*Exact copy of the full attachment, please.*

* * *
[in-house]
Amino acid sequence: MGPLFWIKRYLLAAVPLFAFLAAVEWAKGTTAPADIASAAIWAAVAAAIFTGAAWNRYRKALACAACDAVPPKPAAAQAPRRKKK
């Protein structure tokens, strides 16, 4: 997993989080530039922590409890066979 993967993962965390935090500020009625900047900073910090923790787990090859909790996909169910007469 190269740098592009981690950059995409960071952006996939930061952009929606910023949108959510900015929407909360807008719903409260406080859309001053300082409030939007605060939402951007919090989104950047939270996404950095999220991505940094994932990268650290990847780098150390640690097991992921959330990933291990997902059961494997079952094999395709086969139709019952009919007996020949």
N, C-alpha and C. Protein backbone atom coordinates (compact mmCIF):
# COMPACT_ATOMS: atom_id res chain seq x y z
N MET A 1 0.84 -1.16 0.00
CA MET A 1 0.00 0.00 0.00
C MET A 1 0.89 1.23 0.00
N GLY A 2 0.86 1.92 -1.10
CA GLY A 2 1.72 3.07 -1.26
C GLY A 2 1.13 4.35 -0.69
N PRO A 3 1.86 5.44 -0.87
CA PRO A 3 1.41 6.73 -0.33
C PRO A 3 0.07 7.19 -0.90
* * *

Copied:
[in-house]
Amino acid sequence: MGPLFWIKRYLLAAVPLFAFLAAVEWAKGTTAPADIASAAIWAAVAAAIFTGAAWNRYRKALACAACDAVPPKPAAAQAPRRKKK
């Protein structure tokens, strides 16, 4: 997993989080530039922590409890066979 993967993962965390935090500020009625900047900073910090923790787990090859909790996909169910007469 190269740098592009981690950059995409960071952006996939930061952009929606910023949108959510900015929407909360807008719903409260406080859309001053300082409030939007605060939402951007919090989104950047939270996404950095999220991505940094994932990268650290990847780098150390640690097991992921959330990933291990997902059961494997079952094999395709086969139709019952009919007996020949």
N, C-alpha and C. Protein backbone atom coordinates (compact mmCIF):
# COMPACT_ATOMS: atom_id res chain seq x y z
N MET A 1 0.84 -1.16 0.00
CA MET A 1 0.00 0.00 0.00
C MET A 1 0.89 1.23 0.00
N GLY A 2 0.86 1.92 -1.10
CA GLY A 2 1.72 3.07 -1.26
C GLY A 2 1.13 4.35 -0.69
N PRO A 3 1.86 5.44 -0.87
CA PRO A 3 1.41 6.73 -0.33
C PRO A 3 0.07 7.19 -0.90